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Laura Liswood: #MeToo should prompt female political action

Global GoalsCast: Laura Liswood
Global GoalsCast: Laura Liswood of the Council of Women World Leaders 21:00

DAVOS, Switzerland -- The rising #metoo movement is a response to years of wrongdoing, but also has plenty of potential positive outcomes, according to Laura Liswood, secretary general of the Council of Women World Leaders Liswood co-founded the White House Project in 1997, which is dedicated to electing a female president of the United States, and she sees that the movement may get America closer to that goal. 

Liswood recently spoke with Special Adviser for the UN Claudia Romo Edelman and Hub Culture executive editor Edie Lush — co-hosts of the Global Goalscast — during the World Economic Forum about sexual harassment and the future of progressive moments such as #MeToo

"Women have been activated to run for office," said Liswood. "We have to get more women into political positions because they're going to hopefully change laws, they're going to hopefully be role models, they're going to hopefully bring women's issues to the fore. So, we have to do that, in all governments at all levels. Generally speaking, hopefully women will progress, you know, they'll become the governor of a state and then they'll run for office," Liswood said.

Asked if the movements will actually work, Liswood hedged: "I think, first off, it's very interesting to see how quickly some social norms can potentially be changed. These kinds of things are not done in a vacuum. It might be a little too soon to tell about how this all fits together and if is this going to be a ... part of the progressive movement or is it going to be a one-off kind of thing."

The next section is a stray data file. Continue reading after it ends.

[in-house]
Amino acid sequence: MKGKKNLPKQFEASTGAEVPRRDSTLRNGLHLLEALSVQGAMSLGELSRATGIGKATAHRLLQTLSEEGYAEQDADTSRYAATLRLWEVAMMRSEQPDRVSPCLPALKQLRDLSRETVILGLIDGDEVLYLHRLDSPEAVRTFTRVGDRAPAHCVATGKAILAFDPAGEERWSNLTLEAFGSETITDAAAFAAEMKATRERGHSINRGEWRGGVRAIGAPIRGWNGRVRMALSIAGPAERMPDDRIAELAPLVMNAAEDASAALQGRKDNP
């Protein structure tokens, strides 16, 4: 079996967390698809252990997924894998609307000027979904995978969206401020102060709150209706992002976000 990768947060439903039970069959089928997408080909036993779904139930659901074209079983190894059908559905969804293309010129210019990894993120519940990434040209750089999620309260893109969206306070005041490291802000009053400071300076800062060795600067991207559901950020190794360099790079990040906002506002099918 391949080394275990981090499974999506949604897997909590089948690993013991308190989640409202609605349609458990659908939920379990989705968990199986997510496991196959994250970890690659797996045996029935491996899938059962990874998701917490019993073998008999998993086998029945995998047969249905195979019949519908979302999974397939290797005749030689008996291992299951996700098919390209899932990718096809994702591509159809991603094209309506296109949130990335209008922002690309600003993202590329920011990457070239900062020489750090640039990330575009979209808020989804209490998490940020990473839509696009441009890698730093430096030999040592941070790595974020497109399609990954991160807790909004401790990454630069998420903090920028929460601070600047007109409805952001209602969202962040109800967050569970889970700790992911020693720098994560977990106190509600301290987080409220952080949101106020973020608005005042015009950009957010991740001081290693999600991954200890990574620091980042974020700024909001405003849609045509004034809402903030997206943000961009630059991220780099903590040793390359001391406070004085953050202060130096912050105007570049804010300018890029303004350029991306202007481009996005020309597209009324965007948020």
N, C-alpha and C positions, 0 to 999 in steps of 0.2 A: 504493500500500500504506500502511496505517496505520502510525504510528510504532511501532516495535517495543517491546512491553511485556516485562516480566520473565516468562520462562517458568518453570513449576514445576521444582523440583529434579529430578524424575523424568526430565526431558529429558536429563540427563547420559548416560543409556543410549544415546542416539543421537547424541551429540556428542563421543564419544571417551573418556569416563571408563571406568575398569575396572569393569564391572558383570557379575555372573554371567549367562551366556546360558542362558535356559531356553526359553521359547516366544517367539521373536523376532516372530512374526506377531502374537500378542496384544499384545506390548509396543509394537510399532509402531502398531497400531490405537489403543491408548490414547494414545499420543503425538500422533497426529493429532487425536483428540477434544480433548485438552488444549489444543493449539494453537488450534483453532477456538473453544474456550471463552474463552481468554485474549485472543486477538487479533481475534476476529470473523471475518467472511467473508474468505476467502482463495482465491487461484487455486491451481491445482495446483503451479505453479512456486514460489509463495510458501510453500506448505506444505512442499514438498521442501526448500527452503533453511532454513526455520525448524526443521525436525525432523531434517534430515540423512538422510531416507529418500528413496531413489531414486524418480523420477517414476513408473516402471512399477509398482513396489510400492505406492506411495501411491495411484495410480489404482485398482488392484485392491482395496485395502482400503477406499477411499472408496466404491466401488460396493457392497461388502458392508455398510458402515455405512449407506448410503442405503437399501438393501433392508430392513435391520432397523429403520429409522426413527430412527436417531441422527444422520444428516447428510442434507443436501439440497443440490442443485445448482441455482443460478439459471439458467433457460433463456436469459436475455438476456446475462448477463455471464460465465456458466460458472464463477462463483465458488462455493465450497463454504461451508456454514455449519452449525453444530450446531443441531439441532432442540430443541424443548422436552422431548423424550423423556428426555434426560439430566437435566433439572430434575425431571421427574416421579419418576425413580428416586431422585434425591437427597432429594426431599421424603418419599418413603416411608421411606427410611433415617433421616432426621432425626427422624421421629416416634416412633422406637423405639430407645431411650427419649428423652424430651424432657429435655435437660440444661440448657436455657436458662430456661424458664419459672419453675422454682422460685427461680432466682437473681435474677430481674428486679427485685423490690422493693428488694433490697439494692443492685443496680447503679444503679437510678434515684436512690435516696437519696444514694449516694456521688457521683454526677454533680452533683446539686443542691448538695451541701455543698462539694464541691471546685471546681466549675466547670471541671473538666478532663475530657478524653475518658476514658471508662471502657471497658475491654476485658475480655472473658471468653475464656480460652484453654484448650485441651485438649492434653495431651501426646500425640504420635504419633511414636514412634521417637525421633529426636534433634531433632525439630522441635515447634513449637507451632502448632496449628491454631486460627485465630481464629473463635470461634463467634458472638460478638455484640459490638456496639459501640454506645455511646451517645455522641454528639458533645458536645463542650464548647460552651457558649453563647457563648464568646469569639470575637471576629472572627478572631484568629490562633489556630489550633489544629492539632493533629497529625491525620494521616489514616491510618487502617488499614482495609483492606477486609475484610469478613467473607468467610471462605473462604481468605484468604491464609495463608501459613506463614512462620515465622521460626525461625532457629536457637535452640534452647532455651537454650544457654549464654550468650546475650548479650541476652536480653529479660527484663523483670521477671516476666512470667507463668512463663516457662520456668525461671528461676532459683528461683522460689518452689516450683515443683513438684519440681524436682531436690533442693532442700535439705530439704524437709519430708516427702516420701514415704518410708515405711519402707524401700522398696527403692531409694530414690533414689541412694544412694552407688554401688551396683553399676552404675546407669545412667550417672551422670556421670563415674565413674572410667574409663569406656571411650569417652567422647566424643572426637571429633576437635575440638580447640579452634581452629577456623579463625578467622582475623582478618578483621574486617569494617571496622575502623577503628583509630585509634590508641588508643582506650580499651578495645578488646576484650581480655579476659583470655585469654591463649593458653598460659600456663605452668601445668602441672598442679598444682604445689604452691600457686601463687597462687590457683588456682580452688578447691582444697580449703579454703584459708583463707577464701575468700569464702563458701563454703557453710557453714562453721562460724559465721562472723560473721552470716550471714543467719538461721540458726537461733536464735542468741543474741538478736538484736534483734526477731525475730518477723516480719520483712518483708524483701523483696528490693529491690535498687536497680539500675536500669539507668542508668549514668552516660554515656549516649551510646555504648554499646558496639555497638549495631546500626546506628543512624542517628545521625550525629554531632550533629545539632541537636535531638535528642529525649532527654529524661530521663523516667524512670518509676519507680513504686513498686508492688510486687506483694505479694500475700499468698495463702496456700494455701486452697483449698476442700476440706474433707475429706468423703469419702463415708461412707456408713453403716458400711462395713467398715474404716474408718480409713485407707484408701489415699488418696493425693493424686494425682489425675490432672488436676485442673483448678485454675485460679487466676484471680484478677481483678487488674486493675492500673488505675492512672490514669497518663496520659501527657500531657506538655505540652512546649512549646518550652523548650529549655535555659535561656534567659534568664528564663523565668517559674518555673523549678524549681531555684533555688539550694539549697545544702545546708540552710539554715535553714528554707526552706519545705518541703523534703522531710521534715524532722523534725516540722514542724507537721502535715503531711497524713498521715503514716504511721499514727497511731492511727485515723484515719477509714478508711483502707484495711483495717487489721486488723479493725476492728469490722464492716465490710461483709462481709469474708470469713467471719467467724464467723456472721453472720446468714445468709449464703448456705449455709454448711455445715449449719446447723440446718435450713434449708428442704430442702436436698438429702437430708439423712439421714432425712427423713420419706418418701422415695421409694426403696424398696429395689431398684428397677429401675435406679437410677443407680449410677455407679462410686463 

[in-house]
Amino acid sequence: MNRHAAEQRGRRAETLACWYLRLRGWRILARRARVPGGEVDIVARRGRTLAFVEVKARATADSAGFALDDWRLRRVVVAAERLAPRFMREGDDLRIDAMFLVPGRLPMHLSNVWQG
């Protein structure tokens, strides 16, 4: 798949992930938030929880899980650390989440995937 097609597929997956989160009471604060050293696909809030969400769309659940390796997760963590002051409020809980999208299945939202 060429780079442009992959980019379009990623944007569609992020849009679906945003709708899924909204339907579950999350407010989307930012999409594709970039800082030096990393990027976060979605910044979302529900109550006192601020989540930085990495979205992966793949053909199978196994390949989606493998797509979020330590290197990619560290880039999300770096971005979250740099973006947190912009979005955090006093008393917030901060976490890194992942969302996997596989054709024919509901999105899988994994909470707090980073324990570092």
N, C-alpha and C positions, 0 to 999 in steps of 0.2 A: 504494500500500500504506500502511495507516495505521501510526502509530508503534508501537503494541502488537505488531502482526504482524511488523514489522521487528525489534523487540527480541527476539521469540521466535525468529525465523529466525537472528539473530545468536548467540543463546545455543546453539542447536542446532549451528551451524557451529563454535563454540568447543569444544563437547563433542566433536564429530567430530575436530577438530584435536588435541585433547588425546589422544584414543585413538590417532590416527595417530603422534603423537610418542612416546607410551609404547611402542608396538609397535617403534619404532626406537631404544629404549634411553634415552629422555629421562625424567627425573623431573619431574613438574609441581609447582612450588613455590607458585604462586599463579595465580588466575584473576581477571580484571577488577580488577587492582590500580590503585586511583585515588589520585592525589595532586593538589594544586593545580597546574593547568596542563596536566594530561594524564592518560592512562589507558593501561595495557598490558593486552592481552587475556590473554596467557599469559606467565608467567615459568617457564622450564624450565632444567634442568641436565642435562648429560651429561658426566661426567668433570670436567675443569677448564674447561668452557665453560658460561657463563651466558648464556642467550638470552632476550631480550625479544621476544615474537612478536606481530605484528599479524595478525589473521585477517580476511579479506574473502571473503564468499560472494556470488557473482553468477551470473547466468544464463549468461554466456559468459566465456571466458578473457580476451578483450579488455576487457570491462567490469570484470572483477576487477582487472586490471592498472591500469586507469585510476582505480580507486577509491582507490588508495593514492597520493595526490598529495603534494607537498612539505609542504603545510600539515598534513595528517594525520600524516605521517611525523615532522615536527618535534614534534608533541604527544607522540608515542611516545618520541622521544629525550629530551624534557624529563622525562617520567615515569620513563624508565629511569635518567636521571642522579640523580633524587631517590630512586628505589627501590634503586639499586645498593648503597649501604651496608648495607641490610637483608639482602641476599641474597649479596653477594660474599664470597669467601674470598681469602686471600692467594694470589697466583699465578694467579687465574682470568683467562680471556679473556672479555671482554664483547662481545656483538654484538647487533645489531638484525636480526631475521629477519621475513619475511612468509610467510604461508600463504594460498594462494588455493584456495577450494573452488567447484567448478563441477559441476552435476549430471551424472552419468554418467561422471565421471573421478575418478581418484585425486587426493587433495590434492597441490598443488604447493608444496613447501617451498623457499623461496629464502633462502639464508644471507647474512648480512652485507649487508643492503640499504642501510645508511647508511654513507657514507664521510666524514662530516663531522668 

"Have you seen this kind of thing before?" Lush asked. 

"I think other things have sort of erupted periodically around this but ... I don't know what sustained means any more. Sustained used to mean ten years, now it means, y'now, three months, kind of thing. One has to hope that the 'Two steps forward, one step back' actually does get you on the journey," Liswood responded. "I think there are potential back steps to it, including what you just talked about, which is the backlash." 

One in every four girls in the world experiences sexual violence at some point, said Edelman. Liswood hopes that even those far removed from the Hollywood stars who kicked off the #MeToo movement can benefit from the movement in some way.

"When these kinds of things happen, we need to open an aperture, you know, we need to make the lens bigger," Liswood explained, "in the sense that you have this group of women from a very developed country who are making money, etc, but they've been able to get some notoriety, they've been able to get some media attention as they should. But you have to say: 'What's happening in developing countries, what's happening on the ground all the time?' That question of the actress, for example, who was sexually harassed, is tied in a cord, it's on a line, to those one in four girls. That's opening up the dialogue. To me, that's to the good if that conversation can happen."

Edie Lush raised the incident at a male-only fundraising dinner organised by the "President's Club" in London, where business leaders were outed as having groped and propositioned female hostesses at an annual black tie function. The event was almost immediately disbanded after it was exposed in the media. Liswood hoped that it would be part of an ushering in of greater accountability for male business leaders. 

"It is a bit head-slapping, isn't it?" said Liswood. "You're sitting here, thinking, ok we've just had all this big conversation about sexual harassment and all that, and you think 'What are these people, these male leaders thinking when they go into that? Or not thinking? Or how is it that their annual reports of their companies can talk about how important it is to have diversity and inclusion and woman's development and leadership and then they themselves personally... Leadership now is going to be more clear about reputation risk."

Liswood continued by saying its unclear as to when "an epiphany will actually occur to someone," but she feels as though "watching other men's behavior" will help to bring about change. 

Is it possible to change the world? Can we still make the planet a better place for us all to live? UN special adviser Claudia Romo Edelman and Hub Culture executive editor Edie Lush -- hosts of the Global Goalscast -- believe the answer is a resounding 'yes,' and that everyone can play a part. Subscribe to the podcast here.

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